As you may know Calderdale’s proposed Local Plan has to go through a two stage Hearing or approval process. At the first stage the Government appointed Inspector stated that the proposed housing plans weren’t enough to match the economic targets.
Most attention tends to be paid to the proposals for housing but the Plan is about more than just housing.
It sets out Calderdale’s plans for the local economy for the next 15 years. Calderdale has some discretion but has to work within limits set by National Government.
No-one wants their local planning decisions made by Whitehall so it is important to get the Plan approved.
I went to Calderdale’s Cabinet meeting on Monday, October 14. This was a special meeting to decide how to respond to the Inspector.
The Local Plan is central to the future prospects of Calderdale.
I was surprised that no Conservative Councillors attended in person.
Todmorden and Hebden Bridge are hardly affected by changes in housing allocation but the plans for economic growth are important to us.
Calderdale’s economic plans were broadly accepted by the Inspector and in accordance with Government guidelines. The Council didn’t want to be less ambitious for the local economy.
This meant further housing sites did need to be identified.
Advice was taken from specialists in the housing market and from Calderdale Officers. Friends of the Earth made representations. Cabinet also decided to review housing levels after 10 years to reflect the likelihood of considerable change in circumstances over such a length of time.
Cabinet were able to lower slightly the increase in homes per year as proposed by Officers, setting the figure at 997.
The impact on Green Belt and open space in rural areas has been reduced.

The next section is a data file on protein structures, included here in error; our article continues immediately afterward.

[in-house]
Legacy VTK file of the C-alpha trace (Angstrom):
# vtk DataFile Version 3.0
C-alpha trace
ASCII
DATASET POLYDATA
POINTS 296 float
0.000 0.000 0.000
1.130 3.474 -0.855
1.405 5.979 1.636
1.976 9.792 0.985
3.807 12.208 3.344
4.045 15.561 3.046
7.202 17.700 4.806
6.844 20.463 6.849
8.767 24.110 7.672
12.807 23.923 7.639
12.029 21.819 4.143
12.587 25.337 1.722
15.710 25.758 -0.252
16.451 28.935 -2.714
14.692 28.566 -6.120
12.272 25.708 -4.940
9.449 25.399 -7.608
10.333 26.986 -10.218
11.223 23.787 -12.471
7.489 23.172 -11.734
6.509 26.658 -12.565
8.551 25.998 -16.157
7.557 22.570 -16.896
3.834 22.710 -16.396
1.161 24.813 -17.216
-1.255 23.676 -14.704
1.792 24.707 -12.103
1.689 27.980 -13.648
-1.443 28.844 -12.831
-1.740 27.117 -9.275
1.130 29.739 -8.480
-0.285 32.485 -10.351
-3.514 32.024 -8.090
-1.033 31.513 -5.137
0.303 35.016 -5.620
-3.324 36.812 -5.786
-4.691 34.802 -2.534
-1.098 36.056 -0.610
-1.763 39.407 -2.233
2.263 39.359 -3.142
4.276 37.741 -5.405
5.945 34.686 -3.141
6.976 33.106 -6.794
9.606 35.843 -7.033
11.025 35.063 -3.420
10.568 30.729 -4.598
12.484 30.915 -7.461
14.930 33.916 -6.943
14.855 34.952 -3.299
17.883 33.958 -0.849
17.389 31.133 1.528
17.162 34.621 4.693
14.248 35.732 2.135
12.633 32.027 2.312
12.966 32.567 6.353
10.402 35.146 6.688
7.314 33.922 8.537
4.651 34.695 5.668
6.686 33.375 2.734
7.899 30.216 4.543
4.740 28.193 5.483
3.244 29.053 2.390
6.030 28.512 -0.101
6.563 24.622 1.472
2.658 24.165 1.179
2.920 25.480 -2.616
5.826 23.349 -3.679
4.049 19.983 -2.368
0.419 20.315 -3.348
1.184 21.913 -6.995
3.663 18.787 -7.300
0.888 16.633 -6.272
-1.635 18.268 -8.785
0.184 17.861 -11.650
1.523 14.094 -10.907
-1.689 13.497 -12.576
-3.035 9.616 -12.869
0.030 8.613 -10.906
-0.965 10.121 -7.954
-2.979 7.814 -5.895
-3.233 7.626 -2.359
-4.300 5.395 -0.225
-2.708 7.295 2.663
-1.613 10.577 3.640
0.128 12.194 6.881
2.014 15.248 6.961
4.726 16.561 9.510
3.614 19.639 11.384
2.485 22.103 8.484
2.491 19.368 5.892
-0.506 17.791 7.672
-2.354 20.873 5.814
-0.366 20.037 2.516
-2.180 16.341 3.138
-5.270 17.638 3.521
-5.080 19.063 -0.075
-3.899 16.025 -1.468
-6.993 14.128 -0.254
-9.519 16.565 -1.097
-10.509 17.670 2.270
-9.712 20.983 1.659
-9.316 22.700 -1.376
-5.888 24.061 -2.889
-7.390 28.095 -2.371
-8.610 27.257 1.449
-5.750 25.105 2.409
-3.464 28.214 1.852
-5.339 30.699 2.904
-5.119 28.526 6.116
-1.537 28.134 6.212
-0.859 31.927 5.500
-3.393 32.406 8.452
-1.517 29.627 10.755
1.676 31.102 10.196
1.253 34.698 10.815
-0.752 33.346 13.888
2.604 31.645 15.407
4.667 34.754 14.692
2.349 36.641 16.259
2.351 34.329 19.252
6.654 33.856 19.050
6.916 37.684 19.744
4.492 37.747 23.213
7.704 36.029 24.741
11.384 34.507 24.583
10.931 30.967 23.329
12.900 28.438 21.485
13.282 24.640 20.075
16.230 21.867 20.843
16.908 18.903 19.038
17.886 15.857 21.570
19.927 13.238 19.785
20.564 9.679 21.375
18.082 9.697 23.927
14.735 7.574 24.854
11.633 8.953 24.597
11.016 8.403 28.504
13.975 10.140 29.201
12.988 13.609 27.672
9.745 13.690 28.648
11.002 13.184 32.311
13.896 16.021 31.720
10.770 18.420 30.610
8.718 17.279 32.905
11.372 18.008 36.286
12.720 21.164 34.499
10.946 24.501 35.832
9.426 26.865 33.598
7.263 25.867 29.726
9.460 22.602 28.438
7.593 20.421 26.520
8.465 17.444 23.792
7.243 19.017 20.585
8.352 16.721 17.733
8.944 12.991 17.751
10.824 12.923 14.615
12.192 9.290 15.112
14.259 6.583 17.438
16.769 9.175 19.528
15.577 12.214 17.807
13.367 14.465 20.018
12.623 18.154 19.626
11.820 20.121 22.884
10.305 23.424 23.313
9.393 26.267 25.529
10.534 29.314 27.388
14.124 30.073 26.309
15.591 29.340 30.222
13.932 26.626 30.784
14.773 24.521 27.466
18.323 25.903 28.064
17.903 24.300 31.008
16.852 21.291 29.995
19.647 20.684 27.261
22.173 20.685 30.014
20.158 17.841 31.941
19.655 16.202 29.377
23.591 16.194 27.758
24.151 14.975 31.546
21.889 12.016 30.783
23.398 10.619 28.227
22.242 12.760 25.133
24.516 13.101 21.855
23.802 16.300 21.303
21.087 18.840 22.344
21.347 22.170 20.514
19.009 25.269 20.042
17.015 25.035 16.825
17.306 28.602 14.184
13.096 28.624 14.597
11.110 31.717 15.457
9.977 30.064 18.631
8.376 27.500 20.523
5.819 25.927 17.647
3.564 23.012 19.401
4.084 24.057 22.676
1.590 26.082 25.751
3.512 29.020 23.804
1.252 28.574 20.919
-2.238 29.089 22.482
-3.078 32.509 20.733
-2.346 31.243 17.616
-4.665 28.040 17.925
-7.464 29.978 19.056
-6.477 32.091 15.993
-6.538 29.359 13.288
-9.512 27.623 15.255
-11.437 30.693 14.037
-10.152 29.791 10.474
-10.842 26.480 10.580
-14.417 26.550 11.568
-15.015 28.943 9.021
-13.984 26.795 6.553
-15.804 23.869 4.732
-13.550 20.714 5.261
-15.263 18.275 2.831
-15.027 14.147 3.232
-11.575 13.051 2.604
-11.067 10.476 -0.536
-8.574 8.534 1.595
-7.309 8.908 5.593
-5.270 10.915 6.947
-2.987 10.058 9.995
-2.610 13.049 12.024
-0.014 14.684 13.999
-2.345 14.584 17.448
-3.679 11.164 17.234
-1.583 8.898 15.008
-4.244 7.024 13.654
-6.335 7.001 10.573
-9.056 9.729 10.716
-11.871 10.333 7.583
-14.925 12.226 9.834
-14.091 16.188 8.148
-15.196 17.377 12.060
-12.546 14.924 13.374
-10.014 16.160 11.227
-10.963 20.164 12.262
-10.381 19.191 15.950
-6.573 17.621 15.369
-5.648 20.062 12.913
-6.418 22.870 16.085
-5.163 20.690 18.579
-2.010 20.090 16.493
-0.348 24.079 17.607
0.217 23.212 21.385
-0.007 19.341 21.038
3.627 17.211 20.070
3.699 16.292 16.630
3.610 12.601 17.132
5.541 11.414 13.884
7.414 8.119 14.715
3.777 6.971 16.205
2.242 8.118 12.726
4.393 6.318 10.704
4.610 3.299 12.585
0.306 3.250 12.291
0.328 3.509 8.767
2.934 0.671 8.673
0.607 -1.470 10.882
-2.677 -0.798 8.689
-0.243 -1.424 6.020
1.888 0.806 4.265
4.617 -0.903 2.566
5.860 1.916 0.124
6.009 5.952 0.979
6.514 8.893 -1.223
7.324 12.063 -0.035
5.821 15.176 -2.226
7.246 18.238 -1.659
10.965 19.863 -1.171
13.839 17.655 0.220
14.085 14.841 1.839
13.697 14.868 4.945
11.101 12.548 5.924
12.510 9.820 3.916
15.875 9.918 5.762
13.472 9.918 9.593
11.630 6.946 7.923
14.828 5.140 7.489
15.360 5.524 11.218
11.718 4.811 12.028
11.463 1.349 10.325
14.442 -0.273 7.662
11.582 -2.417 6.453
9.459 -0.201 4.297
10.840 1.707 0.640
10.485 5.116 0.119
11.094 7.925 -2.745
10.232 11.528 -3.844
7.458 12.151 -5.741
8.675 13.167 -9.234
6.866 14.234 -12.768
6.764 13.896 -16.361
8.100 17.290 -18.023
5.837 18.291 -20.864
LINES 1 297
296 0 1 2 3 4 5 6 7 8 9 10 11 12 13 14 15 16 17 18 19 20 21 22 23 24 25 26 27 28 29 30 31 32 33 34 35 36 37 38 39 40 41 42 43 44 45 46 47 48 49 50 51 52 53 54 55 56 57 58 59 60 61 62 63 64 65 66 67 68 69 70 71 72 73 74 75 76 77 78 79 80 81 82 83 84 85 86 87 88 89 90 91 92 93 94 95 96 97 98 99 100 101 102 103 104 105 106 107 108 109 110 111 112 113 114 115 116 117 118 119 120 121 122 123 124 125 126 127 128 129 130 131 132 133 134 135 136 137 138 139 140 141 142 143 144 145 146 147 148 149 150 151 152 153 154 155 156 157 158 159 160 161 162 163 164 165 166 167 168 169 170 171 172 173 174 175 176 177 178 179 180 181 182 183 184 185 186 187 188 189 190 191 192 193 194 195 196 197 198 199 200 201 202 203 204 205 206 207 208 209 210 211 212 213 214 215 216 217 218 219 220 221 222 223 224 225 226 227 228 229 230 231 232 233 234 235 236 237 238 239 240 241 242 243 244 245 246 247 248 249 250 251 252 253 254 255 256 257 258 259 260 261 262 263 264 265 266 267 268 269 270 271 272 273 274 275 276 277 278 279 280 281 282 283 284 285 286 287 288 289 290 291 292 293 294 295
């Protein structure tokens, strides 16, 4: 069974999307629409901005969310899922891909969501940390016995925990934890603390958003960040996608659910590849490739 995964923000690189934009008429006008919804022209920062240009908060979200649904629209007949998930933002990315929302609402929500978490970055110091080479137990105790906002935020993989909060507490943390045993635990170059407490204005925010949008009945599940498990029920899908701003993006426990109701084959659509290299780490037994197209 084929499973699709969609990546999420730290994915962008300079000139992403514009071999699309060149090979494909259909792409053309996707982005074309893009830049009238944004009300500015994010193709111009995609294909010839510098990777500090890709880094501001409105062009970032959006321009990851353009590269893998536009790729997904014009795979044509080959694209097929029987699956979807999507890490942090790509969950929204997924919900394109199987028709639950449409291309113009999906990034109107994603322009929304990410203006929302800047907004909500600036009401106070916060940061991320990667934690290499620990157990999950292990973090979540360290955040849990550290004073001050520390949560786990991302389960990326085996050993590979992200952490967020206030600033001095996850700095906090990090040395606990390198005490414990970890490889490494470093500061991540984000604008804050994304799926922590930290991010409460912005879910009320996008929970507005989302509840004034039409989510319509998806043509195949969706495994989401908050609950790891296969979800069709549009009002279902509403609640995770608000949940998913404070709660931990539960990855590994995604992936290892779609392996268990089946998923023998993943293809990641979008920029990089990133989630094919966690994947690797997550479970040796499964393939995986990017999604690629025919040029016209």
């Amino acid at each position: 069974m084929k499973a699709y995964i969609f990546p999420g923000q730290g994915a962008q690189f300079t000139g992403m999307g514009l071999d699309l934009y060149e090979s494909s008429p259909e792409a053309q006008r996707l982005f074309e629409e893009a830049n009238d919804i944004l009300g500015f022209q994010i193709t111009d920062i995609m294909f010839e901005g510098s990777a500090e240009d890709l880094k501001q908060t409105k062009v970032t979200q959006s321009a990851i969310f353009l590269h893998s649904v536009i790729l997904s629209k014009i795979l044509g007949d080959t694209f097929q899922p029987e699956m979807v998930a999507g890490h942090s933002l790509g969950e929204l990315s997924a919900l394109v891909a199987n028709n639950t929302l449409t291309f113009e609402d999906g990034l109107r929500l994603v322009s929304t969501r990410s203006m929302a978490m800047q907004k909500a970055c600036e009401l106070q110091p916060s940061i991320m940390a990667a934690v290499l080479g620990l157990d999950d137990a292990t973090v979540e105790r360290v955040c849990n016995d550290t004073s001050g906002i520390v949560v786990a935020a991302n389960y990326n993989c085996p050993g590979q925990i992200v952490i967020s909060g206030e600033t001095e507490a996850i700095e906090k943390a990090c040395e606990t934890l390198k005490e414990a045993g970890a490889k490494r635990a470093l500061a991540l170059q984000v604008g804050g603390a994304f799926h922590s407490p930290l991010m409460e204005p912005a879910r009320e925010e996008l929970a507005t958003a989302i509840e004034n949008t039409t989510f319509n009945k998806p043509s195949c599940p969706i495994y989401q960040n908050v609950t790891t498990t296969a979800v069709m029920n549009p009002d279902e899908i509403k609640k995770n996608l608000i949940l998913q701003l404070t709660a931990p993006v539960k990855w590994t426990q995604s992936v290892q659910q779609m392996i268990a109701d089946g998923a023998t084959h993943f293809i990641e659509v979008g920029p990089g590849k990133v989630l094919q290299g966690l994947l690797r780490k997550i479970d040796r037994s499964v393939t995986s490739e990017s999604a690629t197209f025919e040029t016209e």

This will mostly be done by more intensive use of brownfield sites and more mixed use sites. Mixed use sites fit with Calderdale’s ambition to foster the creation of businesses and jobs within the Borough so that the need to commute outside the Borough is reduced.
This fits with the commitment to sustainable growth.
Some previously rejected brown field sites are now better protected from flooding and there is more awareness of flood resilient housebuilding techniques.
Cabinet’s final proposals, in particular in relation to Green Belt, were generally welcomed by members of the public who spoke at the meeting.
There will be consultation before the next stage of the Hearing on the amendments and the appropriateness of particular site designations can be raised at the second stage of the Inquiry
The Plan already contains some sites in Todmorden which have been controversial. Those who have objections to particular sites will have opportunity to argue against designations at second stage of Inquiry later this year.
I am also pleased that Cabinet approved a proposal to add a commitment to reduce carbon emissions to the Plan. This has to be approved by the Inspector.